A lot of people consider their pursuit of fitness in the gym to be an entirely aesthetic exercise.
That is to say, a lot of us can pay a whole lot more attention to what we look like on the outside than what is going on under the hood but if you don’t have a healthy heart, pretty much everything else you do in there is for naught.
The recent heart attack suffered by 56-year-old UFC Hall of Famer Randy Couture indicated that even a lifetime of physical fitness doesn’t make you immune from heart issues. While exercise can exacerbate heart issues (we recommend you see your doctor urgently if you have any concerns here), it is also the best method with which to prevent cardiac problems — as oxymoronic as that sounds.
A recent study as noted by smh.com.au focused on 762 Australian adults who have suffered from heart problems and looked at the amount of exercise they were doing in advance of their problems and it showed that people who do isometric exercises (weight-lifting etc.) are at greater risk to those who do anaerobic routines like running. It also showed that people who took up vigorous exercise without working up to it are 77-times more at risk.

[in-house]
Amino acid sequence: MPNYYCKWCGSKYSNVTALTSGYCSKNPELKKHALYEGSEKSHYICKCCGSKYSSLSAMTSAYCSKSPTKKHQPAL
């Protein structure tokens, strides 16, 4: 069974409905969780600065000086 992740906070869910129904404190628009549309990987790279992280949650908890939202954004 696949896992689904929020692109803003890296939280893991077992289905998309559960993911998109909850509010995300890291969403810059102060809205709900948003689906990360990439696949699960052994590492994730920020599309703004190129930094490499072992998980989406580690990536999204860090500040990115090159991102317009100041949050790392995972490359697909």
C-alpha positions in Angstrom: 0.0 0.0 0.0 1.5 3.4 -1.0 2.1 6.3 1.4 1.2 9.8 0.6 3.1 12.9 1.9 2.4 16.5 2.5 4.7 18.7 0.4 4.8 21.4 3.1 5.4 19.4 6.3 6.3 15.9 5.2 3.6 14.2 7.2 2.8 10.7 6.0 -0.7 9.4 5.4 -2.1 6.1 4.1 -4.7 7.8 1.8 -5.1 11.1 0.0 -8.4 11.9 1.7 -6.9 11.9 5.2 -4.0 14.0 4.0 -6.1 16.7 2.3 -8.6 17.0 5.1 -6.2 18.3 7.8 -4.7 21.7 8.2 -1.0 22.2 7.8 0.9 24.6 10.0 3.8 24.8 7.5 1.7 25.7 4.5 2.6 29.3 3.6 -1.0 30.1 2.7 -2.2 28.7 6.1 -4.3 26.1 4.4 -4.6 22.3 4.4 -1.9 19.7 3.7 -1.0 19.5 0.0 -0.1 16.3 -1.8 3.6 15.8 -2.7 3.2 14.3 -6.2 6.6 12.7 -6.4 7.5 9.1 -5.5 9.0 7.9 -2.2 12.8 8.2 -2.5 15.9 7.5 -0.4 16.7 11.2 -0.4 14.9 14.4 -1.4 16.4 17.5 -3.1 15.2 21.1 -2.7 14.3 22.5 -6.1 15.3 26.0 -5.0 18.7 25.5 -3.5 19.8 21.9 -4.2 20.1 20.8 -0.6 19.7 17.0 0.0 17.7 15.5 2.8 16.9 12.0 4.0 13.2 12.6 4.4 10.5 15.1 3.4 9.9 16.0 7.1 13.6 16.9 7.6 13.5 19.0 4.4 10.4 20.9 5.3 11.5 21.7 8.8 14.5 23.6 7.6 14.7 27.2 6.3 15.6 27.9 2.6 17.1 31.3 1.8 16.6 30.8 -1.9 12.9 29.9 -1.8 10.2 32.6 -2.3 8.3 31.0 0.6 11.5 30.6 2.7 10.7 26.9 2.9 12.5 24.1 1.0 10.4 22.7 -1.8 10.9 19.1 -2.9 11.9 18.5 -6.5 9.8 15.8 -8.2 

“It can go up to 135 fold [in risk],” lead researcher Dr .Tom Buckley of the University of Sydney’s Faculty of Medicine and Health said. “The risk goes down incrementally. Somebody who already does [vigorous exercise] one-to-two days a week is still 20 fold.
“It’s when you exercise at that level more than four days a week that you really, really lower the risk.”
However, the other side of that coin is that when you are sitting idle and have already done your workout in the gym, you are four times less likely to have a heart attack so long as your workouts raise your heart rate and are not low-impact exercises like walking.
“There is an emerging body of literature that, to ameliorate your risk during high-intensity activity, you have to be exposed to it regularly,” Dr Buckley continued. “That was one of the key findings here.”
The key is to work up to your intended level and pace gradually, rather than placing too much stress on any one area of your body, including your heart. There is risk involved, but the benefits are massive.